Plan will guide development for pathway
A land use plan for the Midtown Greenway could be enacted by the end of the month.
City staff and consultants spent the past two years developing the Midtown Greenway Land Use Development Plan with the help of a steering committee made of representatives from neighborhood and advocacy groups, Hennepin County, the City Council, the Metropolitan Council and elsewhere. The plan was created to provide policies for land use and development along the greenway, a bicycle and pedestrian trail, and planned rail transit way that stretches along 29th Street from Lake Calhoun to the Mississippi River.
The City Council's Zoning and Planning Committee will decide Jan. 18 whether to recommend approval of the plan to the full Council. If recommended, the Council will vote on the matter at its Jan. 26 meeting.
Not everyone is pleased with the plan or the city's process to create it, but city staff said it should create more clarity and direction for developers, neighborhoods and other stakeholders as the corridor is developed in coming years.
Beth Elliott, a principal city planner in the Minneapolis Community Planning and Economic Development Department, said the plan has three main highlights. The highlights involve some of the issues that were most discussed with community members during the planning process, she said.
One highlight called for maintaining industrial property where it is vital or beneficial to the community but reevaluating the use of such sites if current industry moves or is sold. The city has developed a future land use map for the greenway plan that recommends the best use for each plot of land along the path. Property owners would be encouraged to comply with the plan, which suggests that the section of the greenway near Hiawatha Avenue is best for industrial use.
Another plan highlight is its call for a “private realm” along the greenway that would incorporate a promenade set back from the path. The addition would require new developments to be set back at least 15 feet from the greenway, Elliott said. The promenade would also provide access to the greenway.
Perhaps the most controversial talking point of the greenway plan involves building height.
Specific building types such as single-family homes or small apartments are considered appropriate for different sections of the greenway based on surroundings, according to the plan. But no height restrictions are made beyond zoning requirements. The plan does recommend “explicit consideration of shadowing and visual connectedness” when conditional-use-permit requests for height are considered.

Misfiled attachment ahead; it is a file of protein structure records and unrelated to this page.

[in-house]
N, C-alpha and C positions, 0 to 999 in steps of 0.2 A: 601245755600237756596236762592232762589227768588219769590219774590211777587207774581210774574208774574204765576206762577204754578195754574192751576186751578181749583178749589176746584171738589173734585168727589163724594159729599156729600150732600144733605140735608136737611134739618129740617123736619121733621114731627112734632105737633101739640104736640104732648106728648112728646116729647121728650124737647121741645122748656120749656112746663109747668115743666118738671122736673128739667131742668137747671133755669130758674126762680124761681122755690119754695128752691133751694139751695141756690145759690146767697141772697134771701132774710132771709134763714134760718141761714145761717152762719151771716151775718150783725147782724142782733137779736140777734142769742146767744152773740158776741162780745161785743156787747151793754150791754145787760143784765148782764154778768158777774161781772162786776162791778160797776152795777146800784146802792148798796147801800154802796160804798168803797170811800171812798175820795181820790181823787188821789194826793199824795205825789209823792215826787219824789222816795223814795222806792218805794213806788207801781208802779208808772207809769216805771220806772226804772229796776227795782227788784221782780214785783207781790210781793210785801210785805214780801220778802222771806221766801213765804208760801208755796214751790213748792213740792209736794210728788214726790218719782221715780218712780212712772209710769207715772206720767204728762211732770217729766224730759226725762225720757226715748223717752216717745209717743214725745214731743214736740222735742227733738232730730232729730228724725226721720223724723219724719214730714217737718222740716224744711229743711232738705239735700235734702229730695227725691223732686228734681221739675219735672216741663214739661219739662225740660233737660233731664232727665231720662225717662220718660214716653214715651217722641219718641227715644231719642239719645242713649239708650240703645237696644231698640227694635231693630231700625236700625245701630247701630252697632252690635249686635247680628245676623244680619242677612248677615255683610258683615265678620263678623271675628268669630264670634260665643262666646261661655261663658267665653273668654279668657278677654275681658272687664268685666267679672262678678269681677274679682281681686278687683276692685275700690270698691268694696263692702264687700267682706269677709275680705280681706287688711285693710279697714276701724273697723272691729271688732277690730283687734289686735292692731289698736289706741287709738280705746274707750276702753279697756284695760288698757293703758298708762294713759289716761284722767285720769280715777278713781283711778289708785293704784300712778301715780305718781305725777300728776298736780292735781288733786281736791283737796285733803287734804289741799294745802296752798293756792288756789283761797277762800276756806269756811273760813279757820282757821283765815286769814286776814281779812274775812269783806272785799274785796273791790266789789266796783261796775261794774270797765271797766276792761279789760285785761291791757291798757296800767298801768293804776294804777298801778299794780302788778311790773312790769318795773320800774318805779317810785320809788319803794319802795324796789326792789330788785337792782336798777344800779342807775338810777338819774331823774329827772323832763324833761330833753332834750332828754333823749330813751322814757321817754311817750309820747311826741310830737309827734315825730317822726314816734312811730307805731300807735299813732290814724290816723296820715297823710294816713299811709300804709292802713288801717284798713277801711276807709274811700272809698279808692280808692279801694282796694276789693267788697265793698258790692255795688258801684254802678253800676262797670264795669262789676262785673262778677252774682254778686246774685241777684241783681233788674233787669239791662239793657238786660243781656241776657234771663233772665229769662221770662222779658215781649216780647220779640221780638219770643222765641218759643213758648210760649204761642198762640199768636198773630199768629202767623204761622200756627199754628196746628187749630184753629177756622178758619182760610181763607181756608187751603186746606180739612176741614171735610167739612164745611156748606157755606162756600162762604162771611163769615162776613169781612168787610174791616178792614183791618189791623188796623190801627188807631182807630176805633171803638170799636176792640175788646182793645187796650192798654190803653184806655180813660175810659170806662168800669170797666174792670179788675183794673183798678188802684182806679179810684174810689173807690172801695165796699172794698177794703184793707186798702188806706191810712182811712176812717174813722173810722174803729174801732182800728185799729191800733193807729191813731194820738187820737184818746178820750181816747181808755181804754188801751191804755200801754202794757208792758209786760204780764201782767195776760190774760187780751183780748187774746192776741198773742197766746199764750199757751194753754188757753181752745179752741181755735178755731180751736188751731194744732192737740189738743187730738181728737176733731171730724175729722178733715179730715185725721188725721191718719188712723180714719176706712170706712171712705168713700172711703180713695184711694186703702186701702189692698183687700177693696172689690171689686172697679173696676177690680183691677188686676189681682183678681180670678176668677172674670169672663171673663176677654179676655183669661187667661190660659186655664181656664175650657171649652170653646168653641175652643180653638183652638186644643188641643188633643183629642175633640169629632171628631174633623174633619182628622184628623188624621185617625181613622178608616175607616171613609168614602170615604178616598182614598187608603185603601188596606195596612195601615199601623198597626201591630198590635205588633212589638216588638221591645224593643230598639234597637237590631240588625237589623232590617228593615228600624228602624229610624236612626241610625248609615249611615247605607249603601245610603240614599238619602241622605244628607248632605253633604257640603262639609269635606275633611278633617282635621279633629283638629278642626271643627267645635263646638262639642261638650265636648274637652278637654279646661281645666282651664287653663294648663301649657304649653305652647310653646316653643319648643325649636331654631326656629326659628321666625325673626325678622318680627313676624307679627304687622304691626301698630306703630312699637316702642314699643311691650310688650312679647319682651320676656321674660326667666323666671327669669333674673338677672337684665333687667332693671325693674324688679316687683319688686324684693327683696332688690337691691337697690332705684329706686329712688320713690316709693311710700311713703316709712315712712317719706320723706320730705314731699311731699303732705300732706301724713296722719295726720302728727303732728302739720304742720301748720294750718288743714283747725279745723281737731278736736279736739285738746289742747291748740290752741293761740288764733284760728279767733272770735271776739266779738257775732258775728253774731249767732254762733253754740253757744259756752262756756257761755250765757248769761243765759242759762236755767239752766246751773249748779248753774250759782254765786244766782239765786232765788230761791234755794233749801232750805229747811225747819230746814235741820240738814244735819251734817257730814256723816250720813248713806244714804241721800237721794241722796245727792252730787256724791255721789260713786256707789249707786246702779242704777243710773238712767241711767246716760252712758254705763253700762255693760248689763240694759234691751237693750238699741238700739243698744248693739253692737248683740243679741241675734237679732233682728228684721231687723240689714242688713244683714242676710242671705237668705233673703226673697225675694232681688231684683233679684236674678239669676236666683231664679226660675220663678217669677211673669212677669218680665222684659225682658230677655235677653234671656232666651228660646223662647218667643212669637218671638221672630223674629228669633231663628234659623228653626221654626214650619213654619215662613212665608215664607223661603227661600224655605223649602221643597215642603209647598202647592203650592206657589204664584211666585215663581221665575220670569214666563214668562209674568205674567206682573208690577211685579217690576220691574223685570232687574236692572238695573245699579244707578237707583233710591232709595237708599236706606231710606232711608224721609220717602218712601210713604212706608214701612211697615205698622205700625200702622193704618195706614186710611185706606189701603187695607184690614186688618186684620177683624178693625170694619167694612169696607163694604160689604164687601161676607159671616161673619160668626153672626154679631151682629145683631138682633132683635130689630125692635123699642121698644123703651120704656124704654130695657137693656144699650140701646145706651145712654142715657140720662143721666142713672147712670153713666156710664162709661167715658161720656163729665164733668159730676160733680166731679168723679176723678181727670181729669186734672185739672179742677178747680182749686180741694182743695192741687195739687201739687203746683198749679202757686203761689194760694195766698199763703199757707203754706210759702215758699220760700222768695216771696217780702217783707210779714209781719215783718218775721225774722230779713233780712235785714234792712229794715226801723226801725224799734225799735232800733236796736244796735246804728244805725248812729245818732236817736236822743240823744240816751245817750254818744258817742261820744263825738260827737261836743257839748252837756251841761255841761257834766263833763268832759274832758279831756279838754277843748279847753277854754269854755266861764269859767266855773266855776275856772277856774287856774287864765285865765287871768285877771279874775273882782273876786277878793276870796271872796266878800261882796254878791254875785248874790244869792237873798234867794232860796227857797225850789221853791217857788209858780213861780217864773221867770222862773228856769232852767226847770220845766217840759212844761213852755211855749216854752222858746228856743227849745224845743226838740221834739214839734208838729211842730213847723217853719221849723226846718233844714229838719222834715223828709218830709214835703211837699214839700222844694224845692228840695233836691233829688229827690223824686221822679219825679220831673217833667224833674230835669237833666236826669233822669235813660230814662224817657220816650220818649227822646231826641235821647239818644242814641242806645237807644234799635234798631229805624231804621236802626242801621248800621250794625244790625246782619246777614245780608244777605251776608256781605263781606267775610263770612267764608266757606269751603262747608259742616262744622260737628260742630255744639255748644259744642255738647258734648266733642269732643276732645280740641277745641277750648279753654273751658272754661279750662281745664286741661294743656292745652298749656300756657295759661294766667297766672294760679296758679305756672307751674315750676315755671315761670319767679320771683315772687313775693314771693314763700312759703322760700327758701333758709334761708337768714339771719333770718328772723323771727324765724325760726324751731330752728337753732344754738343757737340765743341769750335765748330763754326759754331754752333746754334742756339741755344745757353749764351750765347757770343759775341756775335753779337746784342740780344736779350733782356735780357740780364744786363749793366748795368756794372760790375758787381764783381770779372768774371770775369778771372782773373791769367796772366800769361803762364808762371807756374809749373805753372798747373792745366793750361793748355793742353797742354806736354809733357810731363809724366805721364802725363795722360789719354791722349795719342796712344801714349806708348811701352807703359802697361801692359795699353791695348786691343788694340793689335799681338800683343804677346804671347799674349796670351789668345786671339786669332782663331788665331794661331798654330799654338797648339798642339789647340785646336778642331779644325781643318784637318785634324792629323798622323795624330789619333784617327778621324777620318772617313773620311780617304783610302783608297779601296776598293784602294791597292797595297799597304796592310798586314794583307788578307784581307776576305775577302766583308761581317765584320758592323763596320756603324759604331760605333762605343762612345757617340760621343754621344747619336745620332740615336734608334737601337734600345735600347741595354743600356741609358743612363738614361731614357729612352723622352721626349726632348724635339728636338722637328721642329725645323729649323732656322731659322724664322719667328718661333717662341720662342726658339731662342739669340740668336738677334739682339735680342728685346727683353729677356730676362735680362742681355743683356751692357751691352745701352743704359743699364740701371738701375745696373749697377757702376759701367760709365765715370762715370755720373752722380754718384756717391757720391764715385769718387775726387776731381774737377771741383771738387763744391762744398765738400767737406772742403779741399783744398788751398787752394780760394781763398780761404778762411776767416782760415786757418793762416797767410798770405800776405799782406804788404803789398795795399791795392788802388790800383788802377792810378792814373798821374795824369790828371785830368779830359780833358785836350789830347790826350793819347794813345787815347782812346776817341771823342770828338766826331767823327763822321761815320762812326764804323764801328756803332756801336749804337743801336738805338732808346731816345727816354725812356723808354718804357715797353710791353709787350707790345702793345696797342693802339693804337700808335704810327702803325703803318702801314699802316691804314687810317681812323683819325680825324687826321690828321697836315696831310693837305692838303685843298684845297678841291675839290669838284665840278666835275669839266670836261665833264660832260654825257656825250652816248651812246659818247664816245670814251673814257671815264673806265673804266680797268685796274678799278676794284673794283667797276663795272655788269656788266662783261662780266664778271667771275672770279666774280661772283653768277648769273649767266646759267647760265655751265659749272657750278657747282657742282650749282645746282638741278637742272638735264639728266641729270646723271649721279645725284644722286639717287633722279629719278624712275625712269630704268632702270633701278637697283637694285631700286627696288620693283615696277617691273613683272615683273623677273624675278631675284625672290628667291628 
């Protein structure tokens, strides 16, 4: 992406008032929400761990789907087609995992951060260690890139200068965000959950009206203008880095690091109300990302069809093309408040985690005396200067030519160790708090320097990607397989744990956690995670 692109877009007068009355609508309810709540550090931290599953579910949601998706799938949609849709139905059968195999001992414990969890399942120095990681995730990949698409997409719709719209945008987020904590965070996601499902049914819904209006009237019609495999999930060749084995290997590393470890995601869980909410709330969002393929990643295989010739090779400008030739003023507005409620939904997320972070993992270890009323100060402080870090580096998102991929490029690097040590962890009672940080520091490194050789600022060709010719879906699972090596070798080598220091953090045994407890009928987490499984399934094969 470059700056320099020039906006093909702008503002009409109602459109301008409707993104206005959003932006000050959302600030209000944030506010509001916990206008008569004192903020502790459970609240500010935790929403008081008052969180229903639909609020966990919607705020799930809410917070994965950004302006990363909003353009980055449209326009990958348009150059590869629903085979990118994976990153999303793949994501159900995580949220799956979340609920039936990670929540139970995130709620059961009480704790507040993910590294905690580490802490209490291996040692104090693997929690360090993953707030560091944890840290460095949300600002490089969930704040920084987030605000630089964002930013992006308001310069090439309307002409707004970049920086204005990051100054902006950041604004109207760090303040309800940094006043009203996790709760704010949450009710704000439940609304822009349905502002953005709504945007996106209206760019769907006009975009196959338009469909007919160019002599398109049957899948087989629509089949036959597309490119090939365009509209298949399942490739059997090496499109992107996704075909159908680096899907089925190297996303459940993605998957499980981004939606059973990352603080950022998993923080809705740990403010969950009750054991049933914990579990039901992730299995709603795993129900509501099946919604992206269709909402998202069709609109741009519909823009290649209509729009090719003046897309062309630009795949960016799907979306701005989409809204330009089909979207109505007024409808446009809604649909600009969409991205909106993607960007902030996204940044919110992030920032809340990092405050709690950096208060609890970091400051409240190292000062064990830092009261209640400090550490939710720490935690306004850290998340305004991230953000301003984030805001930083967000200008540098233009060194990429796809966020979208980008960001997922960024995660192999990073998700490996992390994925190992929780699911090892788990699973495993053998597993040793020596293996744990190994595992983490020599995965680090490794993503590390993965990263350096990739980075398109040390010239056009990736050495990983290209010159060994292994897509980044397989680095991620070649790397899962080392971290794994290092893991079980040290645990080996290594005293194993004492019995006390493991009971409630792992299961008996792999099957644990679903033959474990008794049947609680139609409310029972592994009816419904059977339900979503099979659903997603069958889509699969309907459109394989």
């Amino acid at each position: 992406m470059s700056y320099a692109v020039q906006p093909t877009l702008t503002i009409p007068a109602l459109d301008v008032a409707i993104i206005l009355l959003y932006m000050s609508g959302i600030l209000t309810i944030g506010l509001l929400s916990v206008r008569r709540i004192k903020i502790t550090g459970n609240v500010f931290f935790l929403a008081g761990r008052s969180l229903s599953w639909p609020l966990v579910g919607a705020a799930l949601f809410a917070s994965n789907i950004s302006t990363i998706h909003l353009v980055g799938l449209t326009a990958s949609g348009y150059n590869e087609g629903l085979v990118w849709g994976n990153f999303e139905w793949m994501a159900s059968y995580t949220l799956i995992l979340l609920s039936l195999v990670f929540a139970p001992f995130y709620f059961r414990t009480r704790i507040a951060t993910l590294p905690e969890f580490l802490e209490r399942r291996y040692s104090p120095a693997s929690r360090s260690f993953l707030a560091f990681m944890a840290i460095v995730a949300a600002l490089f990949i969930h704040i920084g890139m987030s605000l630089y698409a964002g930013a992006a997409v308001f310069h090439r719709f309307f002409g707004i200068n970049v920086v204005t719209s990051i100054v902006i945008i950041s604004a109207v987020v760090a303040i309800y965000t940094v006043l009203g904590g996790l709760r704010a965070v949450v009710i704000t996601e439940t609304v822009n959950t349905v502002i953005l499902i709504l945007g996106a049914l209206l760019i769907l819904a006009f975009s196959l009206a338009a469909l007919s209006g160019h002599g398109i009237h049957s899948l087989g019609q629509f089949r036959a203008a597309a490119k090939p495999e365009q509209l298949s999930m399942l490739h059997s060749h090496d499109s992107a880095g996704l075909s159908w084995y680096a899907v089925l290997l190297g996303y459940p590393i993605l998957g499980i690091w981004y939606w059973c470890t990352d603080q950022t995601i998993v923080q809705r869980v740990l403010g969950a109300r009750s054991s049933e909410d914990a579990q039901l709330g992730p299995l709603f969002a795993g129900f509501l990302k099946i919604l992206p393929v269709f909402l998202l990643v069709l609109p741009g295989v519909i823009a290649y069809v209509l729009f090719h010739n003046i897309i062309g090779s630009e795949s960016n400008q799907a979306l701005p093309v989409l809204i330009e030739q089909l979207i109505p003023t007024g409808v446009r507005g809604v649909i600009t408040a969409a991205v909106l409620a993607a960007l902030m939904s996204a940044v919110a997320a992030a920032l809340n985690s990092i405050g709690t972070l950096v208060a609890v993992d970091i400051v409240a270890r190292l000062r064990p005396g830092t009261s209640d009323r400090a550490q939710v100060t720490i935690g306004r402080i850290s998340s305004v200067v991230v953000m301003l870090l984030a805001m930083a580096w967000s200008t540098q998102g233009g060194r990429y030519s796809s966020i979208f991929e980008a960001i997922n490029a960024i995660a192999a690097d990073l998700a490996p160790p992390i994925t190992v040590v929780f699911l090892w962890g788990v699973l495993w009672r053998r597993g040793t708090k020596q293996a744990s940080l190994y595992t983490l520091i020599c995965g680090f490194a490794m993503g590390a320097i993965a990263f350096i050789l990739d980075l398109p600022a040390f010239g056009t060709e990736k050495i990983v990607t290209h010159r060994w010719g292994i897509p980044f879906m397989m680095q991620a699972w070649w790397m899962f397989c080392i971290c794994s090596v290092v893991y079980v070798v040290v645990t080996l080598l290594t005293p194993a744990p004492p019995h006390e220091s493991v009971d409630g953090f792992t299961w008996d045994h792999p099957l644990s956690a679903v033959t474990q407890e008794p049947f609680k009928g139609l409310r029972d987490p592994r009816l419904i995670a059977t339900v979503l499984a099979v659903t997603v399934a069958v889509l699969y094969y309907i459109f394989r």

Elliott said the city wants to allow for a variety of building forms along the greenway, and regulating height would prevent that. But not everyone is on board with the city's reasoning.
“Their method of ensuring sunshine along the greenway is not strong enough,” said Tim Springer, executive director of the Midtown Greenway Coalition.
The coalition, a group of volunteers aimed at developing and improving the greenway, is largely happy with the city's plan, Springer said. It has a few unresolved issues, though. Most significantly, the group advocated for an overlay district along the greenway that would require builders to do an analysis of shadowing. The idea didn't make the plan.
Calhoun Area Residents Action Group (CARAG) president Howard Verson also would have liked to see more attention paid to building height and shadowing. CARAG recommended stronger height restrictions during a public comment period for the plan.
Verson said the city didn't seem to take public input seriously during the planning process, which included seven community meetings. “There's a great deal of dissatisfaction about the whole process,” he said.
Community members brought up concerns about the greenway plan's loose height guidelines at a public hearing before the Planning Commission last month. Comission member Lara Norkus-Crampton said the plan was not as complete as she wanted it to be, and the height issue should have been better addressed prior to the hearing. But at the end of its meeting, the Commission recommended that the Planning Zoning Committee approve the plan. Height issues, however, will be addressed in the Uptown Small Area Plan.
To view the greenway plan, go to www.ci.minneapolis.mn.us/planning/ and look under “current planning projects.”